13 PUBLICITY AND CONSULTATION
The importance of complying with parking regulations
283. Non-compliance with parking controls is endemic in the UK. We had evidence that only about a tenth of parking contraventions result in a Penalty Charge Notice being issued.
284. Critics of parking enforcement can fail to recognise the importance of enforcement in keeping traffic moving, bus services running to time, and ensuring road safety. The Institution of Highways and Transportation summarised the important effect of parking contraventions on the transport network:
286. We heard evidence that people park illegally from selfish motives. We accept this, but many people will contravene parking regulations because they have failed to understand the restrictions in force. All parking policies should make clear why the management of parking is necessary, and explain the rationale for particular restrictions.
287. ’Living Streets’ summarised the advantages of better publicity in this context:
288. Many people see the point of sensible parking constraints without which management of our streets would be impossible. There are good grounds for believing that compliance with parking rules would be higher however if more people understood the reasons for having parking controls and associated enforcement. There is strong support in the transport sector for information strategies to achieve this result. All councils which embark on civil parking enforcement must undertake (and review subsequently) a thorough publicity campaign to raise levels of understanding about parking regulation and to promote public debate as to why compliance is important. Embarking on such a campaign only when public confidence in the enforcement regime is in tatters is not good enough. The Department for Transport must support public communications exercises, and should make appropriate publicity material available on a national basis.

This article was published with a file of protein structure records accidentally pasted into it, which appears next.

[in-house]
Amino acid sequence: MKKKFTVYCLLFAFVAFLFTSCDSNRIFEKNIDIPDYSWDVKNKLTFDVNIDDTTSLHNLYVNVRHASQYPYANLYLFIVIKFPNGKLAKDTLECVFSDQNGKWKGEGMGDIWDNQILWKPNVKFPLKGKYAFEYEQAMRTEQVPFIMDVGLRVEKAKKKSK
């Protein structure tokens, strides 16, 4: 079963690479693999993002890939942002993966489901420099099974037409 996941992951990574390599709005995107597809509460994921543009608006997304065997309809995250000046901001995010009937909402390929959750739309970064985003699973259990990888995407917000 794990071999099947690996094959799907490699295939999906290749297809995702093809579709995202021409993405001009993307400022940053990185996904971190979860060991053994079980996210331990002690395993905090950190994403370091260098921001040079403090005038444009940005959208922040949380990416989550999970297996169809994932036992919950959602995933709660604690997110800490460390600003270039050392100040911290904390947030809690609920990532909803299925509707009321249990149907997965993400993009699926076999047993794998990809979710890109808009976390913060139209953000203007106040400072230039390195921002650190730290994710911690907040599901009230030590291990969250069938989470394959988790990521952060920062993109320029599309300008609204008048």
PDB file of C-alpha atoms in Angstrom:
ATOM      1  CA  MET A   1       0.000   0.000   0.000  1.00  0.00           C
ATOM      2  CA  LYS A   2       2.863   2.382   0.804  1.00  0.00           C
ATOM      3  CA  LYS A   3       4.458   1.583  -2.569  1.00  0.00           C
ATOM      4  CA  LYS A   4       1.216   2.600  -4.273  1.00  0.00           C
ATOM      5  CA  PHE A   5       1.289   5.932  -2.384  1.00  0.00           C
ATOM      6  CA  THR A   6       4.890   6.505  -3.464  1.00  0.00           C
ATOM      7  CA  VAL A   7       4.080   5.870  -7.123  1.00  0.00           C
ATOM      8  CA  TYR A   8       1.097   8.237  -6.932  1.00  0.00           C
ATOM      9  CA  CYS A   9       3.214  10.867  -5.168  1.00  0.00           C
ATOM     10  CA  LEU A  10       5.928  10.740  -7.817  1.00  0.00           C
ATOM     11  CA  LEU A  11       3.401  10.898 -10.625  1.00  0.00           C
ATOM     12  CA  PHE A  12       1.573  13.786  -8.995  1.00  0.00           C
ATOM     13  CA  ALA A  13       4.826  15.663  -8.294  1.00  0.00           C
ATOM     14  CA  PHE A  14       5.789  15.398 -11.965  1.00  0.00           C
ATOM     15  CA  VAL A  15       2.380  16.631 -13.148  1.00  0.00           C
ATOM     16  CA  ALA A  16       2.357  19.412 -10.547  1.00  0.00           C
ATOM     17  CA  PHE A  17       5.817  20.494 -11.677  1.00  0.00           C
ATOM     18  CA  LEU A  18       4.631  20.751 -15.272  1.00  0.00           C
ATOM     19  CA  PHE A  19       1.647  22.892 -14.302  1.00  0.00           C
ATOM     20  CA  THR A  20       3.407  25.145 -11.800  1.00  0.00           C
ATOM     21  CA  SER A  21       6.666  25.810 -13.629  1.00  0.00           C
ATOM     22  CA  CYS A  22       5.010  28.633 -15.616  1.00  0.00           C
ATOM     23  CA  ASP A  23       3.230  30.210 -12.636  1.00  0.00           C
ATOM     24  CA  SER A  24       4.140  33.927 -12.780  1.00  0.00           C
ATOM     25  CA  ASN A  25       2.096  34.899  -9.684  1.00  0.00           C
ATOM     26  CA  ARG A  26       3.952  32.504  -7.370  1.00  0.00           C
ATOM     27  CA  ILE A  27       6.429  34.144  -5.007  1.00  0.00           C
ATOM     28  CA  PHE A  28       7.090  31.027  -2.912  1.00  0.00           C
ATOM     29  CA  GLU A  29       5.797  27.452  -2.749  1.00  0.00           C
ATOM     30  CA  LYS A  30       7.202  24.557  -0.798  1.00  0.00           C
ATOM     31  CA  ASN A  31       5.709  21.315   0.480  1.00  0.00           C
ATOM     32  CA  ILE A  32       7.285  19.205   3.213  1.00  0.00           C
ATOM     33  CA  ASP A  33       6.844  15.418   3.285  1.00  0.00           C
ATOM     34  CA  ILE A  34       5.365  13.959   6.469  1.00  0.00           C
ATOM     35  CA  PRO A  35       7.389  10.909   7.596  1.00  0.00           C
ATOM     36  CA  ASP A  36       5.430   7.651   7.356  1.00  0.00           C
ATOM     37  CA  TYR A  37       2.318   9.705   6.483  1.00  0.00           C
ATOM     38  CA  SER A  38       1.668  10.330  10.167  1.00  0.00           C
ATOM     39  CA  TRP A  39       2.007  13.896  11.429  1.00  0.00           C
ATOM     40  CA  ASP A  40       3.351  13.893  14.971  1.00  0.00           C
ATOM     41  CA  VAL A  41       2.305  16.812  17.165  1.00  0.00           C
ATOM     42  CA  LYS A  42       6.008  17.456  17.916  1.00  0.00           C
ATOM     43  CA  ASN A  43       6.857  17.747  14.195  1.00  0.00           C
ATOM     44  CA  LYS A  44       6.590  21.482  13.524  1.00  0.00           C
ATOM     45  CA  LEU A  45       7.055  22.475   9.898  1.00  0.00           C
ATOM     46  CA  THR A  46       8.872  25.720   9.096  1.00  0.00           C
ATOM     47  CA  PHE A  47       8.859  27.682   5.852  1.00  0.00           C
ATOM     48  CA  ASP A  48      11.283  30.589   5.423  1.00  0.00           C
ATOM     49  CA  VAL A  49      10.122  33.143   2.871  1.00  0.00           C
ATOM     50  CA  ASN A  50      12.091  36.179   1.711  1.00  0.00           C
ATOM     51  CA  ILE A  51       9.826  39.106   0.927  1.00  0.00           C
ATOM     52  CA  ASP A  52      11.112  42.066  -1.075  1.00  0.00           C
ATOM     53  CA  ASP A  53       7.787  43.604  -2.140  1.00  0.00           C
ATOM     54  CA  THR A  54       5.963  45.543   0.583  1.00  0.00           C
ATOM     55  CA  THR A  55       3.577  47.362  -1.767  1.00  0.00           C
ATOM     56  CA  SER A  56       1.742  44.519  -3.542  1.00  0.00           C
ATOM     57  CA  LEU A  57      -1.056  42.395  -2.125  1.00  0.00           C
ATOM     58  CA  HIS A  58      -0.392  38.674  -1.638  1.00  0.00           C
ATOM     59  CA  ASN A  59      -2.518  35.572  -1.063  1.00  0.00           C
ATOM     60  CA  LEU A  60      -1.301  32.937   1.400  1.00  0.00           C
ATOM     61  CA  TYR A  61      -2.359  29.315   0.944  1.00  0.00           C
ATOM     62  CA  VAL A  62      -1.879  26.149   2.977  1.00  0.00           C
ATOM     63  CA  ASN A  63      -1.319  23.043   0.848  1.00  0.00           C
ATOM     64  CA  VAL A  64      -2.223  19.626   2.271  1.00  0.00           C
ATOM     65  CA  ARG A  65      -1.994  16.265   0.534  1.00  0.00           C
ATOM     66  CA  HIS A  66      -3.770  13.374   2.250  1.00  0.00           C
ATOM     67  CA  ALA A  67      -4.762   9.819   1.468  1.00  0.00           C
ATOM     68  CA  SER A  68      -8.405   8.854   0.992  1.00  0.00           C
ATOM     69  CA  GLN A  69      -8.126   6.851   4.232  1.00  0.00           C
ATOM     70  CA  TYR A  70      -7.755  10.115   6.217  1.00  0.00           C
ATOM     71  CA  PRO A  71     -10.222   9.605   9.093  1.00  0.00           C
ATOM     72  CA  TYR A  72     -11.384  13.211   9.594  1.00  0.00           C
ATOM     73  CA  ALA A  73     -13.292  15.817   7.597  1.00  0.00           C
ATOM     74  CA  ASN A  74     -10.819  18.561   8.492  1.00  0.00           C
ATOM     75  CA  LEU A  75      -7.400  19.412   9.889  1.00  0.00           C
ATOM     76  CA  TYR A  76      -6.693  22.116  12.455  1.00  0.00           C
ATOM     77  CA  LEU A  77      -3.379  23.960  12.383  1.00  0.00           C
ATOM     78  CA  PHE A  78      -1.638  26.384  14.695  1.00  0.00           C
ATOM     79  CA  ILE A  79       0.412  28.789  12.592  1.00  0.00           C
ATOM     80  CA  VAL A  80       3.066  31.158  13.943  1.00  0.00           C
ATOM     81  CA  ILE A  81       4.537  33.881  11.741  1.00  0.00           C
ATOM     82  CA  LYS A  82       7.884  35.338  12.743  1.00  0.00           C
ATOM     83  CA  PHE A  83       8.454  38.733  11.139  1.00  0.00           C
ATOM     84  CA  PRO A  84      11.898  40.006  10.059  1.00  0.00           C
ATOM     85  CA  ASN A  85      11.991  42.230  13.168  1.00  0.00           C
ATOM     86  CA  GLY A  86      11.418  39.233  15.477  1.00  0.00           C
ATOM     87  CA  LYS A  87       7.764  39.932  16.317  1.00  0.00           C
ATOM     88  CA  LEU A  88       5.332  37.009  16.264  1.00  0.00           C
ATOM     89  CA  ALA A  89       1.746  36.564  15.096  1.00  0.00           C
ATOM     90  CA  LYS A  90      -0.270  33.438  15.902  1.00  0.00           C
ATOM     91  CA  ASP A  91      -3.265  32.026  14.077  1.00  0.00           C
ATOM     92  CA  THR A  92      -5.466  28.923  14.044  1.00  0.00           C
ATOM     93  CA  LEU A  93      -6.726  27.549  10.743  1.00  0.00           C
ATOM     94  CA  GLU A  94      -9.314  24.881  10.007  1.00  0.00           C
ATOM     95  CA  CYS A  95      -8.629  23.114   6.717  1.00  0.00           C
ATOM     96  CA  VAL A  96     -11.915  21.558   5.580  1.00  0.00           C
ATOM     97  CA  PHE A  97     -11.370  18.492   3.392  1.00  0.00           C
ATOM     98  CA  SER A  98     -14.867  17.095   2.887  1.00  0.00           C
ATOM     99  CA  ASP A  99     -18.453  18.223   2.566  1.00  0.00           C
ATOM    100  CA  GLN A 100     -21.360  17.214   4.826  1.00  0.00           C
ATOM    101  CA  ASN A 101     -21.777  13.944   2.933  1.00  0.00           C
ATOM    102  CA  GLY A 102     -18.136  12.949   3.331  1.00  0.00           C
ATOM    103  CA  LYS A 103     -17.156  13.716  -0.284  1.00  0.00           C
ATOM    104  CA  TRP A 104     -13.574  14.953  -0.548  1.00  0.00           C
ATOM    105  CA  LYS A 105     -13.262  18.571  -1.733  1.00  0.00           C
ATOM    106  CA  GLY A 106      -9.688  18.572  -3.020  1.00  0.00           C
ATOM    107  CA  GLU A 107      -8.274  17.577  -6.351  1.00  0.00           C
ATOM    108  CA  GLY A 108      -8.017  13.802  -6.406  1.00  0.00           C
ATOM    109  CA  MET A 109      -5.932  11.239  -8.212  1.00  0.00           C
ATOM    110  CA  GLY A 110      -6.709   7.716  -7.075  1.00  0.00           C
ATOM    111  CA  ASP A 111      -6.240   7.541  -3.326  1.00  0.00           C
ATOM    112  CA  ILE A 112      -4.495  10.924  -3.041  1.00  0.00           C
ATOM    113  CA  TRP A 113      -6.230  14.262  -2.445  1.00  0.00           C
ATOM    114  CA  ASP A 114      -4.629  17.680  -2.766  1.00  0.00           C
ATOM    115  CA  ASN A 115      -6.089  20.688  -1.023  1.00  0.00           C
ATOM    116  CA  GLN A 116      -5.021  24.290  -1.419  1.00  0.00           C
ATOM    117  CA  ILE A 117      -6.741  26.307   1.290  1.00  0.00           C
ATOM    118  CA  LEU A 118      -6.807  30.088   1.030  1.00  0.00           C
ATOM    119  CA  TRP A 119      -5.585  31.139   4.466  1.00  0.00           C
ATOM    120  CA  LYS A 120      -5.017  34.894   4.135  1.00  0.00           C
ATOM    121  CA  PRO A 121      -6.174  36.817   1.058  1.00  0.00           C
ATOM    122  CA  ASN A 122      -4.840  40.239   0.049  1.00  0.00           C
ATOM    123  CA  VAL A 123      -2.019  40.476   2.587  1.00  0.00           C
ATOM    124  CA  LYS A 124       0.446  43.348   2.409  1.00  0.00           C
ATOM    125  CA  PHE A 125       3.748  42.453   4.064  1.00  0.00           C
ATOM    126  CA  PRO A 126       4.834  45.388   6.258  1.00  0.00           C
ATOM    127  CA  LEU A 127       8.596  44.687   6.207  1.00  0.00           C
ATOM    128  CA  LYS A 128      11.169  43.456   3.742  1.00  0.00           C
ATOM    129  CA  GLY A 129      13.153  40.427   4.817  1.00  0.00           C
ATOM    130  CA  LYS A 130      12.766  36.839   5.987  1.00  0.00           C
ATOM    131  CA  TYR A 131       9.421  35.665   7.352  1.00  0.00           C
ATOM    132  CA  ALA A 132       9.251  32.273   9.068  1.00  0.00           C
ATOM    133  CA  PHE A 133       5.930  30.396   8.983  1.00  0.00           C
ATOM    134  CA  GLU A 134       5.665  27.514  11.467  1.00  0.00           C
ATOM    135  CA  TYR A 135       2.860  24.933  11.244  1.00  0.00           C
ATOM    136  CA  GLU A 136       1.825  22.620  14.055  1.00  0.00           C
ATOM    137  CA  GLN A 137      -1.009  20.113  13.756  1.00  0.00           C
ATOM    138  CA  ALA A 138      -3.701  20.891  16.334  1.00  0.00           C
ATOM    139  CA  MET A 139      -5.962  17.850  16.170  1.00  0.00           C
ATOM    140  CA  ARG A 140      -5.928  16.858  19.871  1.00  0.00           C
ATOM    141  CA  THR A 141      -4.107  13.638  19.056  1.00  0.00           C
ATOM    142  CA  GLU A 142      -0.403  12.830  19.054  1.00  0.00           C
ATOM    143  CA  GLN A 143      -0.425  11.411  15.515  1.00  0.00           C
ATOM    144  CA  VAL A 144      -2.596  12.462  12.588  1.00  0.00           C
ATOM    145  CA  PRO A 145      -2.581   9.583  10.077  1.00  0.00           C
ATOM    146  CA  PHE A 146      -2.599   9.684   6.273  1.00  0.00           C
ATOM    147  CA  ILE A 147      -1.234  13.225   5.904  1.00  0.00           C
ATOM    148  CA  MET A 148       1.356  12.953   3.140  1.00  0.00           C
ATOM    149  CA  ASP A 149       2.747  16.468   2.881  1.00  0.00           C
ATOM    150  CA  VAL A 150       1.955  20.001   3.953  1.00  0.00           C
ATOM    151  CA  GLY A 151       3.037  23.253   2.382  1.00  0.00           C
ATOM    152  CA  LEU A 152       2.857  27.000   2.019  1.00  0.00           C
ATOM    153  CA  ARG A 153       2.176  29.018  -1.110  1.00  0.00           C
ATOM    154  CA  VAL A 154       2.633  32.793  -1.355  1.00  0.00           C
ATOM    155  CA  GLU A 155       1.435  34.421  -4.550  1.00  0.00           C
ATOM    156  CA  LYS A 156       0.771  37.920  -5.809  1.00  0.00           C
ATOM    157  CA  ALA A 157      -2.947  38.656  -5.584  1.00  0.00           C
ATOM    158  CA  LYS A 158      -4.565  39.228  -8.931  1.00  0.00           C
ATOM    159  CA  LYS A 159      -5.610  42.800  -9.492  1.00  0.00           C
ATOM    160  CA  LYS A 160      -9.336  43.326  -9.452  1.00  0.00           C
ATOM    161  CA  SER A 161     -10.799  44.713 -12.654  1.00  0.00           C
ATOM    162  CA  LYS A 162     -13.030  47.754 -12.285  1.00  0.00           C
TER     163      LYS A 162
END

289. The process of learning to drive presents another opportunity to explain the importance of compliance with parking regulations, and how to identify those that are in force. When people are learning how to drive the importance of parking regulations should be an integral part of their instruction. The Department for Transport must explore whether more can be done to reinforce the message of responsible compliance as a part of driving instruction and the driving examination. Consideration should be given by the Department about whether there is scope for fuller advice on parking to be provided in the Highway Code.
Consultation, consent, engagement
290. Better public acceptance of the regulations in force will also be promoted if local people are involved more extensively in the process of making the regulations. The Procedure Regulations process requires local authorities to consult local representatives before adopting parking regulations. The Institution of Highways and Transportation, which has recently published good practice guidance entitled, ’Parking Strategies and Management’, indicated that consultation should be used to define clear objectives for parking strategies and policies. The Department told us:
In 2000 the Council consulted every household in the Borough requesting their views on whether the controls should be extended to evenings and weekends. Controls were extended during the evenings but only in a coherent way to minimise confusion... The key point is that the Council rarely initiates change but change comes from representations from, and then consultation with, the local community (emphasis applied).
292. Camden Council described the important role that thorough local consultation can have in shaping views and designing policies which, when implemented, command local support and successfully meet local requirements. The Council explained that it has only proceeded on the basis of extensive and detailed consultation, which has sought to establish community support for controls: